GOTHENBURG, Sweden (Reuters) - Spanish and Swedish players got together ahead of Friday night's Nations League clash to send a strong message that although some changes may have taken place after a turbulent few weeks in women's football, the struggle is far from over.
Spain's players eked out a 3-2 win thanks to a late penalty and though the result will be an important one in terms of the outcome of the Nations League and Olympic qualifying, many of the Swedish players felt that showing support was just as vital.
"It's not just their fight, it's the whole world's fight, so we wanted to show that we stand behind them," Sweden captain Kosovare Asllani told Reuters.
Now at Italian side AC Milan, Asllani spent three years at Real Madrid and she embraced former team mate Teresa Abelleira after the final whistle.
"I have a lot of good friends in the team and we discussed what they're going through. What we said will stay between us, but they were grateful for our support and that we stand behind them. It's a matter of course for us," Asllani said.
The two teams came together before kickoff, holding up a banner with the words "Our fight is the global fight" and the hashtag #SeAcabo ('It's over' in Spanish) that has become a mantra of those calling for change.
The Spanish team's long-simmering row with the country's association reached boiling point when former Spanish FA president Luis Rubiales planted a kiss on the lips of player Jennie Hermoso after they won the World Cup final in August.
EXPRESSION OF POWER
For Rubiales, the kiss was a gesture of affection and celebration; for Hermoso and many other female players, it was an expression of power and who holds it in the women's game.
"First and foremost, all these people have to be removed, the ones who aren't allowing for equality in their federations," Asllani said.
"In Spain it was so clear and obvious with what happened, but this is something that many national teams go through - they weren't the first and they definitely won't be the last."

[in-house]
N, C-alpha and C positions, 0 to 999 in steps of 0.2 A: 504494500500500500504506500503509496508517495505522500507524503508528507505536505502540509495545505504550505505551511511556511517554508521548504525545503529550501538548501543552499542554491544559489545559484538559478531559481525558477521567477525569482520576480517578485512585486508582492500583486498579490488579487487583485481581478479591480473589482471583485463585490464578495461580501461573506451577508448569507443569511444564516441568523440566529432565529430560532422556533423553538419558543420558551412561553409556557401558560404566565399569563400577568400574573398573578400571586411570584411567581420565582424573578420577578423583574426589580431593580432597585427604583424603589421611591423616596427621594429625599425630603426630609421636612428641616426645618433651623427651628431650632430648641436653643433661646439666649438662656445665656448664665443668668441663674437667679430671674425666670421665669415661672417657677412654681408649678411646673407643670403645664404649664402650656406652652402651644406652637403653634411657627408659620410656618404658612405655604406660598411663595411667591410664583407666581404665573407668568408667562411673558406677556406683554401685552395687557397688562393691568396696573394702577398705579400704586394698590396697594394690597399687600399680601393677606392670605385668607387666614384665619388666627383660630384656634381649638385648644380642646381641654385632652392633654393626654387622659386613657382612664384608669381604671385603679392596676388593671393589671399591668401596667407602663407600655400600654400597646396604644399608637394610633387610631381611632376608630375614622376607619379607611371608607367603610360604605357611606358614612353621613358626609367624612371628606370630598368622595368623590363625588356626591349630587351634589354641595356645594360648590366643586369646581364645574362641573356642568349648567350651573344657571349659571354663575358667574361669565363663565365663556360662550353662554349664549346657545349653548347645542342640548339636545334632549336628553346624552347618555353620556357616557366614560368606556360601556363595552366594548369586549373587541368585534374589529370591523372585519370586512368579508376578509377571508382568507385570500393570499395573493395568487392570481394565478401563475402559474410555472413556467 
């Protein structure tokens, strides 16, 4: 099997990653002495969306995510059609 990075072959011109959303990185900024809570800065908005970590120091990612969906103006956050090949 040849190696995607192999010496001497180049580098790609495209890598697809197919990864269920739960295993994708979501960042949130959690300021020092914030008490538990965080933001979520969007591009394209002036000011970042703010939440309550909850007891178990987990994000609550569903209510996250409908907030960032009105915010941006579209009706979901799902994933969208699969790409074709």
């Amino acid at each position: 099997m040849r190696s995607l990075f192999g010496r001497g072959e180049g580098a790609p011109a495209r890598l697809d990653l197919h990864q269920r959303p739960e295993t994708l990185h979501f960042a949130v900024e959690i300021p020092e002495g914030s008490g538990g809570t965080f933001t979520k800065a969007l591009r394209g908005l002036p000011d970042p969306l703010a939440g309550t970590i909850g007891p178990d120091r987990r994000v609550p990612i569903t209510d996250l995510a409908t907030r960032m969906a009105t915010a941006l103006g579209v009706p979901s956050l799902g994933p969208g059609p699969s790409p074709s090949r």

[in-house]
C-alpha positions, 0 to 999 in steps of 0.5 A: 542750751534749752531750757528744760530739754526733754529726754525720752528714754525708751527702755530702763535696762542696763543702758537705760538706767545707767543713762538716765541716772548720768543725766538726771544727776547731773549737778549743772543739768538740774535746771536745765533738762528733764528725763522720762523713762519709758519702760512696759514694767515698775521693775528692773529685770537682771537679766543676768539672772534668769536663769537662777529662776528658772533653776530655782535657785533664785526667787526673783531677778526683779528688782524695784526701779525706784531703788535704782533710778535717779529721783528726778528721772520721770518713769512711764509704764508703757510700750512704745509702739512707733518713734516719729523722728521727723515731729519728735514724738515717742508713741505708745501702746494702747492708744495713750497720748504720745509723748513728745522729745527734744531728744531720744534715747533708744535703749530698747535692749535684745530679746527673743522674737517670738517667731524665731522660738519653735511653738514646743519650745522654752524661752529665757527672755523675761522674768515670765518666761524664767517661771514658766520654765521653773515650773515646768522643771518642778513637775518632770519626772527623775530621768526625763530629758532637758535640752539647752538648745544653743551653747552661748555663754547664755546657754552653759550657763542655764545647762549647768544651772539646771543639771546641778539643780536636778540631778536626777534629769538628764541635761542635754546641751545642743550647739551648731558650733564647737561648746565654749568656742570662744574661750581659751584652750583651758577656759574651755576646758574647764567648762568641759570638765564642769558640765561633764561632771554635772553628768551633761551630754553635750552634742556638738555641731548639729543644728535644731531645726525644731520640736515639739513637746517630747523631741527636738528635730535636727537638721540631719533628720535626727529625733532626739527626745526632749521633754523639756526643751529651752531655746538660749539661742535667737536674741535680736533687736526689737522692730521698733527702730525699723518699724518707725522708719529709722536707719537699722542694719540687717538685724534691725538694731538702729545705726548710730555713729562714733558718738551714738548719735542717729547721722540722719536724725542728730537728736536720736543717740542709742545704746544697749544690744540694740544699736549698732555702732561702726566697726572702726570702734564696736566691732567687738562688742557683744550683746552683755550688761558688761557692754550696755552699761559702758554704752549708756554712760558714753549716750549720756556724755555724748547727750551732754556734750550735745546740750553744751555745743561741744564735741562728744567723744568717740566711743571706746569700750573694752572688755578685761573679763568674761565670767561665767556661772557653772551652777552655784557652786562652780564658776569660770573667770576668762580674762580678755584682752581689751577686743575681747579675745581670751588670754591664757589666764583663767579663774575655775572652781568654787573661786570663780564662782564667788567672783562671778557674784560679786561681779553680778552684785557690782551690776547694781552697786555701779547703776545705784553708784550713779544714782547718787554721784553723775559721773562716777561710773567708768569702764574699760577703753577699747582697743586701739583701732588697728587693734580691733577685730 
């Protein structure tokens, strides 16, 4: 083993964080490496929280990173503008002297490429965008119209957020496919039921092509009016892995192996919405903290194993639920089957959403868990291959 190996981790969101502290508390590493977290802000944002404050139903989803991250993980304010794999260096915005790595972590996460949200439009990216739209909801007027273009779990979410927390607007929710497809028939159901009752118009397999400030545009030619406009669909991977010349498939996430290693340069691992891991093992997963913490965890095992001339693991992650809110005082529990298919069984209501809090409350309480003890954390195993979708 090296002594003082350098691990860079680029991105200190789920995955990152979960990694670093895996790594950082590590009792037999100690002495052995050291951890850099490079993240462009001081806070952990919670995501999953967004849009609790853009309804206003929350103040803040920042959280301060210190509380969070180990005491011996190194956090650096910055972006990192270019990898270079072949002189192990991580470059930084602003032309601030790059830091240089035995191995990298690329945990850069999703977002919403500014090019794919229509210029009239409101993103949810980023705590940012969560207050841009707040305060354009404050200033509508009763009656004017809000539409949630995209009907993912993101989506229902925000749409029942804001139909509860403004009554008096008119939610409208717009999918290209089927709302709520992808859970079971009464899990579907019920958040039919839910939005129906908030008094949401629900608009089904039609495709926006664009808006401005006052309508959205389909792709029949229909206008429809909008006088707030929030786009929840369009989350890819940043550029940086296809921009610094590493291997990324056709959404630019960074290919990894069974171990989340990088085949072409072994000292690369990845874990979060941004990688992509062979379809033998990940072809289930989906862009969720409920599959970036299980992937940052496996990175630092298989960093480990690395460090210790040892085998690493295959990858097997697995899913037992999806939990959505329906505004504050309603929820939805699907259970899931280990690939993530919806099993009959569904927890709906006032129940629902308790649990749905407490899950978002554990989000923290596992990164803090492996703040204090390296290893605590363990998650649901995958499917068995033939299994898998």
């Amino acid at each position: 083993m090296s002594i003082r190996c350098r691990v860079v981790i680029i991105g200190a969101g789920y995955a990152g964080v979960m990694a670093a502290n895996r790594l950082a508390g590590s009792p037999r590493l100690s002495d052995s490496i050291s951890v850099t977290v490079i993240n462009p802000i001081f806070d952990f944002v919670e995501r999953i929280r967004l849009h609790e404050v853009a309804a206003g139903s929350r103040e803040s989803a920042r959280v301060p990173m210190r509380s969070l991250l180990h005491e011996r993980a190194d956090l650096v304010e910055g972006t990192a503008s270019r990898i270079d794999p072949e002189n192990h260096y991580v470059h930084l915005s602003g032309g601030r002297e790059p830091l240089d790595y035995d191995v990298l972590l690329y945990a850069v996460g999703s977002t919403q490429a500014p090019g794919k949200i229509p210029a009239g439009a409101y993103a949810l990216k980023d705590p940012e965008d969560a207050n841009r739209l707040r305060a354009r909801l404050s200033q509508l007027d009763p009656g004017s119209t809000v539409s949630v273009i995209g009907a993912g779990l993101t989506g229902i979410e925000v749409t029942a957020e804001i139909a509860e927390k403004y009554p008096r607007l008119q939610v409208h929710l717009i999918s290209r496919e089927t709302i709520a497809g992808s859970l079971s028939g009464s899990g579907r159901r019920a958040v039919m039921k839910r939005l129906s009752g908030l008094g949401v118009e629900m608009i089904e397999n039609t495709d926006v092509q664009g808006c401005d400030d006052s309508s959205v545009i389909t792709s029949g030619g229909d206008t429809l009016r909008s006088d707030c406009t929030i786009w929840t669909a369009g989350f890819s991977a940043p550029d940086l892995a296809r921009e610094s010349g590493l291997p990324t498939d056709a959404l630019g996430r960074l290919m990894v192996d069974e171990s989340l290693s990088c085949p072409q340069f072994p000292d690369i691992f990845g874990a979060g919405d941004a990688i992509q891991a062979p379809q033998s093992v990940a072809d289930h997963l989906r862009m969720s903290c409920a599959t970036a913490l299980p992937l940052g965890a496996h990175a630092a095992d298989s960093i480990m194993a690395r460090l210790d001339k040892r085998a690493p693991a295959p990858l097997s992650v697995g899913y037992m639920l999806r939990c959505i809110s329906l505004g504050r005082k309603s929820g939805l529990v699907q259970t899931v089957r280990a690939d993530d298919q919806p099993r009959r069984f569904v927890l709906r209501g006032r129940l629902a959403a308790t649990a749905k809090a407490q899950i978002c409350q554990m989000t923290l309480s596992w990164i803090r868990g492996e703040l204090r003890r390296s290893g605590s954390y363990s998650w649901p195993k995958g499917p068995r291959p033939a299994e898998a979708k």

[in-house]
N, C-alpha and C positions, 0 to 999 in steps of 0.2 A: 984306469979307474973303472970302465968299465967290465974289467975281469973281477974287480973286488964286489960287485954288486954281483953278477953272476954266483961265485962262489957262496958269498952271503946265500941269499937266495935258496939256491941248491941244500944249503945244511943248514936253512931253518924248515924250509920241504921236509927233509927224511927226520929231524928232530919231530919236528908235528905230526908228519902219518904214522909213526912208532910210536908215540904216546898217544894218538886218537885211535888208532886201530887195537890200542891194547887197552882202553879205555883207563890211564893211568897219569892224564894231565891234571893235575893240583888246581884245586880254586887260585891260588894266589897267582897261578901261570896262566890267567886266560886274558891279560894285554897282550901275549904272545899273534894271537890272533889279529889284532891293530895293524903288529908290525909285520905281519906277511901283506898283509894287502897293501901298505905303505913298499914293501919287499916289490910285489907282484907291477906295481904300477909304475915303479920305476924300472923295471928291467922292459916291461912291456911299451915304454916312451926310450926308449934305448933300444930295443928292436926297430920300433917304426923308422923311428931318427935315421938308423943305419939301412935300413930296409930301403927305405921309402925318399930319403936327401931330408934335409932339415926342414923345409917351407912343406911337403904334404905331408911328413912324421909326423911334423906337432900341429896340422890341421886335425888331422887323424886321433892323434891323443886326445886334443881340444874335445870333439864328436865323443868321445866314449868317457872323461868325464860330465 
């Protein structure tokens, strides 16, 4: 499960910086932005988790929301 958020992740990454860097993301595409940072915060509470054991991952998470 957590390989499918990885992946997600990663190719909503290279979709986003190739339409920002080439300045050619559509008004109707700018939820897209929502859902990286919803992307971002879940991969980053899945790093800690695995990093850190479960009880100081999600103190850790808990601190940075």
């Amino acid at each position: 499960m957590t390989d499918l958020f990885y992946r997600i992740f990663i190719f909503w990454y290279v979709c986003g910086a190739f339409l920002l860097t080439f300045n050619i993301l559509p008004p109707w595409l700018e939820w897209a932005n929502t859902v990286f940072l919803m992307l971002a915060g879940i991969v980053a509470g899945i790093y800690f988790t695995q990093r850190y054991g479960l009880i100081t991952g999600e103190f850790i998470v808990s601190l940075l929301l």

Despite the resignation of Rubiales and that of team coach Jorge Vilda, the game in Gothenburg almost did not take place, with dozens of Spanish players saying that they did not want to be called up to a squad still governed by structures that had caused a number of them to boycott the World Cup.
Long discussions and crisis meetings saw 21 of the original 23 players make the journey to Sweden, and the Swedes were quick to inform the Spaniards that they would support their opponents if they wished to stage some sort of protest.
"The process was that we communicated through (players' union) FIFPro, and we said clearly that if they wanted to do something, we wanted to support it," Sweden defender Magda Eriksson told Reuters.
That show of support did not extend beyond the kickoff, and once the game got underway, it was time for Eriksson and her team mates to put thoughts of solidarity aside.
"We started playing the game, and them I'm Magda the football player and then I want to win and I want to be tough and go for tackles and everything," the 30-year-old said with a wry smile.
"We're all human and we wanted to show our support and our empathy with the players, but when the whistle blows, it's game on."
Swedish fans in the stands showed their support for the Spaniards, hanging banners and applauding them as they warmed up, but they were not impressed by the concession of a late penalty that saw their visitors go home with a win.
The Swedish players were disappointed to lose the game, but ultimately the show of solidarity with their Spanish counterparts meant that they could at least take something positive from the game, even if the fight is far from over.
"There's a lot of federations at the moment where the players are speaking up, I think we're not done until every federation treats their players with respect, and the respect that they deserve," Eriksson said.
"I think we have to continue this fight until every player feels that they are treated in the way that they want to be treated."
(Reporting by Philip O'Connor)